OTHER NEWS SOURCES: Washington Post: May 26, 2015 on Obama's DAPA and Expanded DACA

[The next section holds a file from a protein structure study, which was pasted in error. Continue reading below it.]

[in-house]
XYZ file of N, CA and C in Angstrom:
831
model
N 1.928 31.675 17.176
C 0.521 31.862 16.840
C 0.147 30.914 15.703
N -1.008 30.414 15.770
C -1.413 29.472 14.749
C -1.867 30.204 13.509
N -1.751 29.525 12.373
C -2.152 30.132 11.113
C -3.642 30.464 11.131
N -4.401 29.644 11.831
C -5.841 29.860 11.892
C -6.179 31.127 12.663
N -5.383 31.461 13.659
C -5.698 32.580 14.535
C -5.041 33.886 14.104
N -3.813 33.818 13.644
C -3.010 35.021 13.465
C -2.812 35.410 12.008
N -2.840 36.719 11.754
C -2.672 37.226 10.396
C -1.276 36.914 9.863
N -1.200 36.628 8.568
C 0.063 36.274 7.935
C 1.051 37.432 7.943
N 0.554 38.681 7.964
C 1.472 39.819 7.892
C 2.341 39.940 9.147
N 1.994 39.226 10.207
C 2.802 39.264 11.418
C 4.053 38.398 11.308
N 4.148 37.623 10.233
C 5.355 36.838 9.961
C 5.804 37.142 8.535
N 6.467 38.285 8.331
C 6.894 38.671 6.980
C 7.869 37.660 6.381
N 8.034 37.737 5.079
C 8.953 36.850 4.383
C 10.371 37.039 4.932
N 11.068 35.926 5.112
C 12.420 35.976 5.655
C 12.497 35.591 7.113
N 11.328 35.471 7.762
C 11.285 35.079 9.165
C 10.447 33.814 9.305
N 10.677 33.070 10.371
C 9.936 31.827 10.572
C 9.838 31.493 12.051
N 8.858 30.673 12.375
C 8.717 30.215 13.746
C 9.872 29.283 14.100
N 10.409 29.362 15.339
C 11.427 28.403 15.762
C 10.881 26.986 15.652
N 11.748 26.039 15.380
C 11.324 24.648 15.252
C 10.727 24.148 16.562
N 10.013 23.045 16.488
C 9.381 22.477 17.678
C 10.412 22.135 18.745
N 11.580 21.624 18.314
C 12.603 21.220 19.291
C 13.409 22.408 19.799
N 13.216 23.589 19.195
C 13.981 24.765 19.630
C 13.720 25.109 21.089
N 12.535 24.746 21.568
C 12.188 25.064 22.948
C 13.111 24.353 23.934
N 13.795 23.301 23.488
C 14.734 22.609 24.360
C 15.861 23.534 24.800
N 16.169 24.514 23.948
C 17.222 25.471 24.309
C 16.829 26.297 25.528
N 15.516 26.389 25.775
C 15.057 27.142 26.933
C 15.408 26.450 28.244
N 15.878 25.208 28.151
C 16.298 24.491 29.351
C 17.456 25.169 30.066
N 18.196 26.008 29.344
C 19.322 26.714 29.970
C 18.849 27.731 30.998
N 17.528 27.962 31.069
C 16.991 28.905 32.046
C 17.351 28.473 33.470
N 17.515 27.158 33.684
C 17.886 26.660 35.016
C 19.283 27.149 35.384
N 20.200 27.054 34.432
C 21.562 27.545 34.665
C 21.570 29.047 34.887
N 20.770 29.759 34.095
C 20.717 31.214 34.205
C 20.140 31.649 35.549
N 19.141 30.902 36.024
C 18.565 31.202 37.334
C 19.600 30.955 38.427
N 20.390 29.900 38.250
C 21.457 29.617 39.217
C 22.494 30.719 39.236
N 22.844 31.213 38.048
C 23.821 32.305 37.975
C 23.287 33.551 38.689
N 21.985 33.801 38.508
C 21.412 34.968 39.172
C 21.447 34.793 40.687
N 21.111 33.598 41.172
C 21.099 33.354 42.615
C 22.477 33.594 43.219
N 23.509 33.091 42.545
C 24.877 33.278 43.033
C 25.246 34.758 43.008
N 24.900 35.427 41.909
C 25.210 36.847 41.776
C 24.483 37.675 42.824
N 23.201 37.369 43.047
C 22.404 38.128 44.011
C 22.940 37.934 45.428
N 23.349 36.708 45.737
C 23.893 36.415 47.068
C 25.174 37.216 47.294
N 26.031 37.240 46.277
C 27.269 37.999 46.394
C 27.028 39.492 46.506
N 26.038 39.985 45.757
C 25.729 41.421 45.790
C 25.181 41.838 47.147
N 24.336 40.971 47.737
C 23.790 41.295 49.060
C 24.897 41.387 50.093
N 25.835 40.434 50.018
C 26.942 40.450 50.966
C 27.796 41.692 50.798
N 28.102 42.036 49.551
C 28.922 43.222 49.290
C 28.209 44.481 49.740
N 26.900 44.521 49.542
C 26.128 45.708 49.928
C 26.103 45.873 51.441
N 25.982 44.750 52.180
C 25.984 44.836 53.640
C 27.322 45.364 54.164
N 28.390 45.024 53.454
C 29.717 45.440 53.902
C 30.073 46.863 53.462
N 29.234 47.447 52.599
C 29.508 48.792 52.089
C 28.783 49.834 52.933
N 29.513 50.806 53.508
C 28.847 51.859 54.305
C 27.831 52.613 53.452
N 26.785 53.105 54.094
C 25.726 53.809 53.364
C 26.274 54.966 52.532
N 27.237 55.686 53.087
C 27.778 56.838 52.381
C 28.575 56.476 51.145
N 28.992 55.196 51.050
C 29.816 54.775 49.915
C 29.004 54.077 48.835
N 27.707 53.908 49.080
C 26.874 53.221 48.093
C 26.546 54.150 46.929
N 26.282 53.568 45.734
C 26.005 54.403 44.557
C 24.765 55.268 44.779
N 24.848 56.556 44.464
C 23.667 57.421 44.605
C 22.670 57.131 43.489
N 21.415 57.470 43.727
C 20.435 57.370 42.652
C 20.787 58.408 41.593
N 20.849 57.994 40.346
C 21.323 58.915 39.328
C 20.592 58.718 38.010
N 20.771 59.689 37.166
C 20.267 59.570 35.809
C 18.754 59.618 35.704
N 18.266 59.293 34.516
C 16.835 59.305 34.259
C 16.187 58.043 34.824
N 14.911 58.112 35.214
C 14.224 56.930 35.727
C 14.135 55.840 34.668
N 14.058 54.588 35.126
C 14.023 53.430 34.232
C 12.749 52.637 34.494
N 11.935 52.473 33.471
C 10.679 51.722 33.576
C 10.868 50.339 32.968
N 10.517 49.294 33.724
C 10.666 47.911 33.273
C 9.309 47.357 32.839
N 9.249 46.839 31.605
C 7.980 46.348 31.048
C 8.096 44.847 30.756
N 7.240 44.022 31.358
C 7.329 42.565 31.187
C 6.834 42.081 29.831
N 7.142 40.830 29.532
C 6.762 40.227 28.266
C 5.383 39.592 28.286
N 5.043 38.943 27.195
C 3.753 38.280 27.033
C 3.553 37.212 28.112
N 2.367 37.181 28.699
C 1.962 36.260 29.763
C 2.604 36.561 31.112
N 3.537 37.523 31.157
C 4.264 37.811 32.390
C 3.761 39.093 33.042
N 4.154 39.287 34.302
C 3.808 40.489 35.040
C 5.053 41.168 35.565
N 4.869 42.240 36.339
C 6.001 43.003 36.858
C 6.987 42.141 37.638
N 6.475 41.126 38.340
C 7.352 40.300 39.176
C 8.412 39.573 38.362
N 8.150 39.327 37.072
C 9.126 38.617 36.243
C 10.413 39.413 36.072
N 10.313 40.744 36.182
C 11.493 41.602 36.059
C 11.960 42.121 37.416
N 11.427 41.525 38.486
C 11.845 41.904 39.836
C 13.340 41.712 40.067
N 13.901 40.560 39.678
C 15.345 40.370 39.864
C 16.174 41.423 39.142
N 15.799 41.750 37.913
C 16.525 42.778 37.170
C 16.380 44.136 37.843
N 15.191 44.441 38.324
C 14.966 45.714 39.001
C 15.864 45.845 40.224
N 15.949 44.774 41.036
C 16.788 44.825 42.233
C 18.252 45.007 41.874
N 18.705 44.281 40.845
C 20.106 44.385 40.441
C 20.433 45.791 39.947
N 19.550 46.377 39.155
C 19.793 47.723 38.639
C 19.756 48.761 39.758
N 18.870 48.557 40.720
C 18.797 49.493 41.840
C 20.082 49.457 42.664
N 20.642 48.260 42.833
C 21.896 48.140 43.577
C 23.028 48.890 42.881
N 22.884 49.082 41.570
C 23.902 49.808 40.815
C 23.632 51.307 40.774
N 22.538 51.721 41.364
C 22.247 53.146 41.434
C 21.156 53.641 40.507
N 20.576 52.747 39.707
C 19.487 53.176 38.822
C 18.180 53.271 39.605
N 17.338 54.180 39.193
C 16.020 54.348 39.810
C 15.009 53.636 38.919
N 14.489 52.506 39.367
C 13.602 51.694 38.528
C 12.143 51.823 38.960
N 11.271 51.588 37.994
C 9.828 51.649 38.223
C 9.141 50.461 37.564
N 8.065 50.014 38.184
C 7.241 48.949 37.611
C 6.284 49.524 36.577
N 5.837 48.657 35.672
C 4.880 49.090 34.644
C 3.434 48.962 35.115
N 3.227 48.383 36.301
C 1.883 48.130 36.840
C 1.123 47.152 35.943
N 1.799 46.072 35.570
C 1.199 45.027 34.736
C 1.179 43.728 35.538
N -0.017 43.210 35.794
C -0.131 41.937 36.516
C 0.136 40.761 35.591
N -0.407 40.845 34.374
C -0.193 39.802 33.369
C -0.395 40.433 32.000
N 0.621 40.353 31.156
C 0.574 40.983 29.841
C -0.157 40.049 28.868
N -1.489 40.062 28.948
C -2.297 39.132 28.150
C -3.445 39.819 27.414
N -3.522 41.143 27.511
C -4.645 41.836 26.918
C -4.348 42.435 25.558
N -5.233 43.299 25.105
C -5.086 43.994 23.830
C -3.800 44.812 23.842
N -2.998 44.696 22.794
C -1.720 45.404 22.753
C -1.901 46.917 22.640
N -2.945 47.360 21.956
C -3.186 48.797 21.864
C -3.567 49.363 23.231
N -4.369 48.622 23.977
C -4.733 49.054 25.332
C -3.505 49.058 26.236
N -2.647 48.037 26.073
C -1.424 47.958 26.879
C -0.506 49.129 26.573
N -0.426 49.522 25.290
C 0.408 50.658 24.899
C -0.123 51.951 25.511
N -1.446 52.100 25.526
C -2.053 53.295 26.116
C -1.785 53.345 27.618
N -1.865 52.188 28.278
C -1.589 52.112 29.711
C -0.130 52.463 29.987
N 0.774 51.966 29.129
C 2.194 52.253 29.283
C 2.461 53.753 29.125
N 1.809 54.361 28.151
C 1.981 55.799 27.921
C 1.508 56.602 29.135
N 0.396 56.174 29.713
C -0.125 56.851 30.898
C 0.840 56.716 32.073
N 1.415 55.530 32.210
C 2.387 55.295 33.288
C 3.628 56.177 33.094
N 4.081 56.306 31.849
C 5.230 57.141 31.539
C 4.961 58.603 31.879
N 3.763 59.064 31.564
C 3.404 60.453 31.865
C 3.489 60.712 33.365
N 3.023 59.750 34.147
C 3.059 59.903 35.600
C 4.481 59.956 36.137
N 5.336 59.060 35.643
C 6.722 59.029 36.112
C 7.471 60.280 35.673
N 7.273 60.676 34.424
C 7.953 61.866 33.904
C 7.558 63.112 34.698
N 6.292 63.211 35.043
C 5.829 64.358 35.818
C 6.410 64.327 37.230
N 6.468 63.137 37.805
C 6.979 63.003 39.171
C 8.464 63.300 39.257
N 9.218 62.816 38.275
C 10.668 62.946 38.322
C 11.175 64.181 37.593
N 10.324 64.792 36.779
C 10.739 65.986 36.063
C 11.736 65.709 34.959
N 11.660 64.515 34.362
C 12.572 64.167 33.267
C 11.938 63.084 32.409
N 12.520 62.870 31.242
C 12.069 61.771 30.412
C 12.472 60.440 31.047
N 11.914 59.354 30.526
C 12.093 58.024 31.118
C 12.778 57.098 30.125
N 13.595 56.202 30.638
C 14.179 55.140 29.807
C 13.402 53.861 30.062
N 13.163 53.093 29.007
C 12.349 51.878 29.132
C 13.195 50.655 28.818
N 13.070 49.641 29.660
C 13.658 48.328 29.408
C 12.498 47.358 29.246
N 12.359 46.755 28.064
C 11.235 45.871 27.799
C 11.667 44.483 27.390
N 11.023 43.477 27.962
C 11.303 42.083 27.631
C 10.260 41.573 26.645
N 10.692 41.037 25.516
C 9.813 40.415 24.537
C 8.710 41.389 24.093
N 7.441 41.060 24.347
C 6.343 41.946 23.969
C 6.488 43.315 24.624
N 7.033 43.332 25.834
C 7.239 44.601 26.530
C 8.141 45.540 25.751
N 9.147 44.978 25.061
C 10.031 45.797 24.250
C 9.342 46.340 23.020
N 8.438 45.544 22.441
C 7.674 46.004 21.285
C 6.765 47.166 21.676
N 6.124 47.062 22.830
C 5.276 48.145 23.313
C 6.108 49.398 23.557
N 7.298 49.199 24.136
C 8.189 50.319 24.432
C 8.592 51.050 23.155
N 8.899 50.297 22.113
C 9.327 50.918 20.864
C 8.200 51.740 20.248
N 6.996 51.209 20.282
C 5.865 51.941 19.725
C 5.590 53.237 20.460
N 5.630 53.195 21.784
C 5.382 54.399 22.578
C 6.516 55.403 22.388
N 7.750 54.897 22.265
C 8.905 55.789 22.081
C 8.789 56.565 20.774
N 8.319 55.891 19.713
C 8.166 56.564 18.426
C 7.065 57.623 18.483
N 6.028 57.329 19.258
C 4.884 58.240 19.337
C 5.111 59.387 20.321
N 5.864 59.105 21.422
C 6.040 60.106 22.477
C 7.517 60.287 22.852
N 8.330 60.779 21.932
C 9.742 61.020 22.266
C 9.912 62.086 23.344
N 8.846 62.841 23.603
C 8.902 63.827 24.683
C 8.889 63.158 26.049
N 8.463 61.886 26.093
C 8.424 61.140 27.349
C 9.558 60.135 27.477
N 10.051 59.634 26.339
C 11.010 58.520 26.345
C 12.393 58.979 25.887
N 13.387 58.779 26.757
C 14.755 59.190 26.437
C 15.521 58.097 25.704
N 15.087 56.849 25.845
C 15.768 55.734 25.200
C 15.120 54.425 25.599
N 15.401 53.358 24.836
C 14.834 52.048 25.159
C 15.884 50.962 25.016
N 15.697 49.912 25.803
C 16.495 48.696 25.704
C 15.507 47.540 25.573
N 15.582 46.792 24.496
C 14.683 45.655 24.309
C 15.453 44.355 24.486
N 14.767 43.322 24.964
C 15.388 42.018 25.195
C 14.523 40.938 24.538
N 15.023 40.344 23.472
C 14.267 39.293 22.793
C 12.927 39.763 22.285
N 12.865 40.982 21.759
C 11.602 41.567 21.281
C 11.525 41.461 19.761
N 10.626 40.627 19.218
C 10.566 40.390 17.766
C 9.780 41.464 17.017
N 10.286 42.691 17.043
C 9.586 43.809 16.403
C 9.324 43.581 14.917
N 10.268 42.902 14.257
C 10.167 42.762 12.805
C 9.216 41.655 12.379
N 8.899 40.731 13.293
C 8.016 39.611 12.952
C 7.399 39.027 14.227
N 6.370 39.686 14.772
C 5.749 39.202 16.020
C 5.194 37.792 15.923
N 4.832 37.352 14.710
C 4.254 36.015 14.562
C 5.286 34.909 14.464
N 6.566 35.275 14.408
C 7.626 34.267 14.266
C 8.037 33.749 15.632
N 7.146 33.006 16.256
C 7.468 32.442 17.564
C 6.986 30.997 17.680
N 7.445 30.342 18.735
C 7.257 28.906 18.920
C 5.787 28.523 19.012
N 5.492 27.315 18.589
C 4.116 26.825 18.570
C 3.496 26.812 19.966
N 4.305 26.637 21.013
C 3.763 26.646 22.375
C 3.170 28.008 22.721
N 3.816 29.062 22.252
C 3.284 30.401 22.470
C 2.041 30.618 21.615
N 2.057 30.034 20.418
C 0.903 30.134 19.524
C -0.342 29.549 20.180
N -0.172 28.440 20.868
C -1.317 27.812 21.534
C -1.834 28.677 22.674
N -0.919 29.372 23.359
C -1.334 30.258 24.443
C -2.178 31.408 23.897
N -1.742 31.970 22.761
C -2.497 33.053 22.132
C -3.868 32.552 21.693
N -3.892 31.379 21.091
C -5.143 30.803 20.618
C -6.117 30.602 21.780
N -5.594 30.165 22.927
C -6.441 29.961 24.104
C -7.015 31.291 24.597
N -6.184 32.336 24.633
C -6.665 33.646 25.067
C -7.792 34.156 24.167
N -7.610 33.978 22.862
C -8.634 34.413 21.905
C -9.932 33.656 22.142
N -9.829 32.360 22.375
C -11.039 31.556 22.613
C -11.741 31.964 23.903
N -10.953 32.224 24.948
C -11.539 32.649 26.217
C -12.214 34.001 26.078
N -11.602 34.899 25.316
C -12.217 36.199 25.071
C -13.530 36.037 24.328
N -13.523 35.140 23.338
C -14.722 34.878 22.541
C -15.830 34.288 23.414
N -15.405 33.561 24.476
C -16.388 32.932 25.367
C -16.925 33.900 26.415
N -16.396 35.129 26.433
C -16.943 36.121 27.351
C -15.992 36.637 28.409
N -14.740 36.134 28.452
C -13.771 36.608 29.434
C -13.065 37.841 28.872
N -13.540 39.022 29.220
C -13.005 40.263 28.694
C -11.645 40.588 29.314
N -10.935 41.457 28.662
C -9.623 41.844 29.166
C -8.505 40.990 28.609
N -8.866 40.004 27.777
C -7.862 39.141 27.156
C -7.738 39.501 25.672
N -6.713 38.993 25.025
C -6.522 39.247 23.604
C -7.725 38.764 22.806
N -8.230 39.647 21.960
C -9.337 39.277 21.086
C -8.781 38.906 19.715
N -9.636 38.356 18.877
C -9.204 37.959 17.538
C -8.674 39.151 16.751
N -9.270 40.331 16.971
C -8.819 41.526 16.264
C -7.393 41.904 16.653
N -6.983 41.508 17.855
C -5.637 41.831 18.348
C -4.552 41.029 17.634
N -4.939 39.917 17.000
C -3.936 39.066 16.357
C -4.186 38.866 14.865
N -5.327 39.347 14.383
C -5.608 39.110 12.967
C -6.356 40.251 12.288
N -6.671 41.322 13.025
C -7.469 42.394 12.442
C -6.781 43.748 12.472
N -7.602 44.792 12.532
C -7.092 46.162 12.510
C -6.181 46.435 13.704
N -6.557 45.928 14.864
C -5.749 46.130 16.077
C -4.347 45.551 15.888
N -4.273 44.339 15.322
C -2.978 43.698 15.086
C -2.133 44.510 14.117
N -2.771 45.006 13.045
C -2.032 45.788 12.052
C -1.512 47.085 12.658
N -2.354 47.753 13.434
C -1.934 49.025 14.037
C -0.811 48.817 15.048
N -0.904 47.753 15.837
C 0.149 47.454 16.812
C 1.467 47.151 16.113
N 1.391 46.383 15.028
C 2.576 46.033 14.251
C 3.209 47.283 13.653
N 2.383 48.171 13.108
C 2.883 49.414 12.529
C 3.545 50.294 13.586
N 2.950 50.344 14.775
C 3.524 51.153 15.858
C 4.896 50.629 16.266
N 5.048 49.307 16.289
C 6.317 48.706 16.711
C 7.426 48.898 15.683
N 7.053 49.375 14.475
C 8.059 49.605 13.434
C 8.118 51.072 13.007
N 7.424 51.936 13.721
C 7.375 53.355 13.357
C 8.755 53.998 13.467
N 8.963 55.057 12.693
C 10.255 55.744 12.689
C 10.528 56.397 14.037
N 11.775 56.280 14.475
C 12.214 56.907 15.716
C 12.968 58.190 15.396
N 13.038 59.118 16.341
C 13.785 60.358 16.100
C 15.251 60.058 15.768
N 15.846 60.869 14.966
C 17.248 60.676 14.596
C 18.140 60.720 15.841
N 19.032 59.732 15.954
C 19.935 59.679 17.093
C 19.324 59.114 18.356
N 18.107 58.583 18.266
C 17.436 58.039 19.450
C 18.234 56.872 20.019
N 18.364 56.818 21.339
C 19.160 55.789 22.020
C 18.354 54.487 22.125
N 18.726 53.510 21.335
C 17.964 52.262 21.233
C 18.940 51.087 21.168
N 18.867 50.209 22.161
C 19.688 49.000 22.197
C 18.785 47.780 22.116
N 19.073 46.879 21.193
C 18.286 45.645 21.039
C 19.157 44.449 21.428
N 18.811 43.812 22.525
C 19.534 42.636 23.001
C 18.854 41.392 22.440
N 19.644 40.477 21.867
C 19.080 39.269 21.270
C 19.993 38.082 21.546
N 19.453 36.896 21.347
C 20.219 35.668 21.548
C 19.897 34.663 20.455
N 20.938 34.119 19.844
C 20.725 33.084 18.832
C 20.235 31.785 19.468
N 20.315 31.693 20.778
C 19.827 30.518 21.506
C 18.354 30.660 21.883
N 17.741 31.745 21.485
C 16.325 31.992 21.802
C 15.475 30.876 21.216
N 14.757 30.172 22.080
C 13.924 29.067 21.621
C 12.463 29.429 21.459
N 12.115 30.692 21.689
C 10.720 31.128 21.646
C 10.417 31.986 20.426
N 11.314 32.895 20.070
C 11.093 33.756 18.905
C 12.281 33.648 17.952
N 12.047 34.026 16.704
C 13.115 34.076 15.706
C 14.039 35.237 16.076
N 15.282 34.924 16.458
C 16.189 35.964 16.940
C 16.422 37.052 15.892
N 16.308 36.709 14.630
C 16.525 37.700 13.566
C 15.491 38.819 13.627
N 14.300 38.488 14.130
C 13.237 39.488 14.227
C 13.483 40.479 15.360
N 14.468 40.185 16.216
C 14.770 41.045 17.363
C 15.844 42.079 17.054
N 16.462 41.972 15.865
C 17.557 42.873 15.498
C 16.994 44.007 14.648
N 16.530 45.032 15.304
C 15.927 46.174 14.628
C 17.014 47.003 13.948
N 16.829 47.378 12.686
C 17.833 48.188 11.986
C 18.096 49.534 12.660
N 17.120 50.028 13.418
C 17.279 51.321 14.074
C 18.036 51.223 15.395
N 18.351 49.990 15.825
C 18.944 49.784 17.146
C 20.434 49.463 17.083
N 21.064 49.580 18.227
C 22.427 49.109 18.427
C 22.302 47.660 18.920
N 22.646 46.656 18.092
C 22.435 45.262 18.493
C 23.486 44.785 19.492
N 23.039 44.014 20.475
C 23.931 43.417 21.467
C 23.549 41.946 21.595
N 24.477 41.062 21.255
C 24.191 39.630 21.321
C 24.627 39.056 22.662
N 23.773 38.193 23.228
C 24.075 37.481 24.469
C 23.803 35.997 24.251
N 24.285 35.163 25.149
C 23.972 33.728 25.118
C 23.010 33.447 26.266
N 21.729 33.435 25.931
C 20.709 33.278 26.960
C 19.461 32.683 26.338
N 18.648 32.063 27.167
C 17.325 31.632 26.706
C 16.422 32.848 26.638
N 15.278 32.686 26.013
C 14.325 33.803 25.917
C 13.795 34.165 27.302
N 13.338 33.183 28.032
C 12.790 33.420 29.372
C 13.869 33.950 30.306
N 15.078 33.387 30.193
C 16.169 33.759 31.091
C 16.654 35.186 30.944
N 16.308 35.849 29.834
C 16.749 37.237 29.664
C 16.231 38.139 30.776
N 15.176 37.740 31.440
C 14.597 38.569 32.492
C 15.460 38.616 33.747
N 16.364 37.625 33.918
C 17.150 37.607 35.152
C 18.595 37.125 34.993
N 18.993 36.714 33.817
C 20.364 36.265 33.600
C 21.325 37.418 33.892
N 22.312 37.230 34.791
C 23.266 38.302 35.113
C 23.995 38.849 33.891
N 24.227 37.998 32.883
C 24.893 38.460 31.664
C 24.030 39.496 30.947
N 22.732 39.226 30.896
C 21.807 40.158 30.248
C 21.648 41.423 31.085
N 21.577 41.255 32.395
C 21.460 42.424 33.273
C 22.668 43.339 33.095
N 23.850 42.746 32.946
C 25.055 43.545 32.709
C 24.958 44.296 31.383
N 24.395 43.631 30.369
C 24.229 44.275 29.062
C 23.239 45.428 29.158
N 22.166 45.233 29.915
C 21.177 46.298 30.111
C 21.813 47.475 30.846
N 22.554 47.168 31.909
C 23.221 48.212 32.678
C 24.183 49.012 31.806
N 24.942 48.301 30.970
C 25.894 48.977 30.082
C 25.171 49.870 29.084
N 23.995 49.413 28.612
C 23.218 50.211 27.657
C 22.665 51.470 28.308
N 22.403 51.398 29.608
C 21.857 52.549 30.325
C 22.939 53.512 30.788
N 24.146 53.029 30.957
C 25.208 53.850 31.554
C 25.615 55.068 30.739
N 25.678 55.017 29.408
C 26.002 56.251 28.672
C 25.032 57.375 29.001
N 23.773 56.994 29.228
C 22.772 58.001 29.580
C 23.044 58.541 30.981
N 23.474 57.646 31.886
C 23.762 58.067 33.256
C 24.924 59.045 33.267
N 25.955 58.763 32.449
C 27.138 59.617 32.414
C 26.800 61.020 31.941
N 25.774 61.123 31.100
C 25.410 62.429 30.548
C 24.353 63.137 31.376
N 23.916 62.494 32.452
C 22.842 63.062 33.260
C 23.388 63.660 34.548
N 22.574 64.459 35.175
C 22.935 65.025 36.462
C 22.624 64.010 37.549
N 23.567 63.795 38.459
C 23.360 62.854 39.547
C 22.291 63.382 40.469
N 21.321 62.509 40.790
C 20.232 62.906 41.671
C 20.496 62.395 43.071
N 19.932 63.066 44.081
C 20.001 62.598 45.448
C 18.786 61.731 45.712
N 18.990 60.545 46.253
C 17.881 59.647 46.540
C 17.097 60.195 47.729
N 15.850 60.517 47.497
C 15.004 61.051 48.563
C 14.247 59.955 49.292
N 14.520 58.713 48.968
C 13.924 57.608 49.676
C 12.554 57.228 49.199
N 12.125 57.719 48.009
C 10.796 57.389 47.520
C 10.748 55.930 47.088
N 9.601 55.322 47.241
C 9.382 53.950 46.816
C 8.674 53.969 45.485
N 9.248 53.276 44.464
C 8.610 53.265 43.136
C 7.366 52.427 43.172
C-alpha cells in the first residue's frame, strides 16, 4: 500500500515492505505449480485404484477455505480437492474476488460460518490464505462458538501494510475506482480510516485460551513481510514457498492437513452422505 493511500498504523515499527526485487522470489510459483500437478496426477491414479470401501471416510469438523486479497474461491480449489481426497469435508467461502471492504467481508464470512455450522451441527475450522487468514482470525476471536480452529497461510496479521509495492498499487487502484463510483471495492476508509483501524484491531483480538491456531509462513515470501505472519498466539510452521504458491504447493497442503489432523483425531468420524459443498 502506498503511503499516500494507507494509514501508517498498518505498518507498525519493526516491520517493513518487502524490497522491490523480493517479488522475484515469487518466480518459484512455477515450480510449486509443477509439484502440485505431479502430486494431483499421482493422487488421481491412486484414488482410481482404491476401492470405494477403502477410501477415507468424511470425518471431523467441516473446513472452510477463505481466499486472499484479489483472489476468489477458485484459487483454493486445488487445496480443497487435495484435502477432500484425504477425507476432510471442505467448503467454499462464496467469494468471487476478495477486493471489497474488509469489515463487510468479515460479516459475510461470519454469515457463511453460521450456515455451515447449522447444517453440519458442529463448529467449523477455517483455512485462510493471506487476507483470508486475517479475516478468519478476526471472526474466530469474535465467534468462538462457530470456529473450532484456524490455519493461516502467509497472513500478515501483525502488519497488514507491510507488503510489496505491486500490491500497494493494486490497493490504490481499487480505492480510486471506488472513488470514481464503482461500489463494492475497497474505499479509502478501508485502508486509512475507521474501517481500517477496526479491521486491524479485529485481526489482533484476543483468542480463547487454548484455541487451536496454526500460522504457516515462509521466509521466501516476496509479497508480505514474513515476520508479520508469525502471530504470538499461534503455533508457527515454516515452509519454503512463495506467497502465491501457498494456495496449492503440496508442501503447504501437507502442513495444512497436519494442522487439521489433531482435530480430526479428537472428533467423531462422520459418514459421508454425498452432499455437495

The Associated Press reports “A federal appeals court refused Tuesday to lift a temporary hold on President Barack Obama’s executive action that could shield as many as 5 million immigrants illegally living in the U.S. from deportation. The U.S. Justice Department had asked the 5th U.S. Circuit Court of Appeals to reverse a Texas judge who agreed to temporarily block the president’s plan in February, after 26 states filed a lawsuit alleging Obama’s action was unconstitutional. But two out of three judges on a court panel voted to deny the government’s request.” While not a ruling on the merits, the court’s ruling required a finding that it was not likely the administration would succeed on the merits. “Without regard to whether the content of the Deferred Action for Parents of Americans and Lawful Permanent Residents (DAPA) would be a wise policy if enacted by Congress, it is an incredibly far-reaching and questionable assertion of unilateral power by President Obama, especially since Obama denied he had that power several times in the years leading up to his reversal of course,” comments Todd Gaziano of the Pacific Legal Foundation. “Two federal courts now agree with President Obama’s initial view that his DAPA policy is illegal.” Specifically, the federal district court and a majority of the appellate court have now held, Gaziano points out: “(a) the 26-state challenge to DAPA is judicially reviewable, (b) that the 26-state challenge is likely to succeed in striking it down, and (c) that it is necessary to order the administration to stop the DAPA program to prevent irreparable injury to the states, or at least one of them (Texas).” At the heart of a ruling is a finding that the president laid down a blanket rule that confers benefits; he did not merely announce a decision to refrain from enforcement on a case-by-case basis. The court found: “DAPA modifies substantive rights and interests—conferring lawful presence on 500,000 illegal aliens in Texas forces the state to choose between spending millions of dollars to subsidize driver’s licenses and changing its law.” In rebuking the administration and adhering to a nationwide injunction, the court affirms critics’ argument that the president overstepped his legal authority. It is a victory for the rule of law and executive restraint. “I think it is unlikely that five justices of the Supreme Court will lift the stay and allow the administration to proceed prior to the district court’s final ruling on the merits,” Gaziano says. “Thus, it is quite possible the DAPA program will remain enjoined for the remainder of Obama’s presidency.” One of the president’s major “accomplishments” is effectively voided, a proper result for a president who promulgated the notion that if Congress didn’t act he had a right to. He doesn’t. By wiping the slate clean, the court allows this president or the next to work in concert with Congress to enact meaningful immigration reform. House Republicans would be well advised to pass something while the GOP has majorities in both houses.

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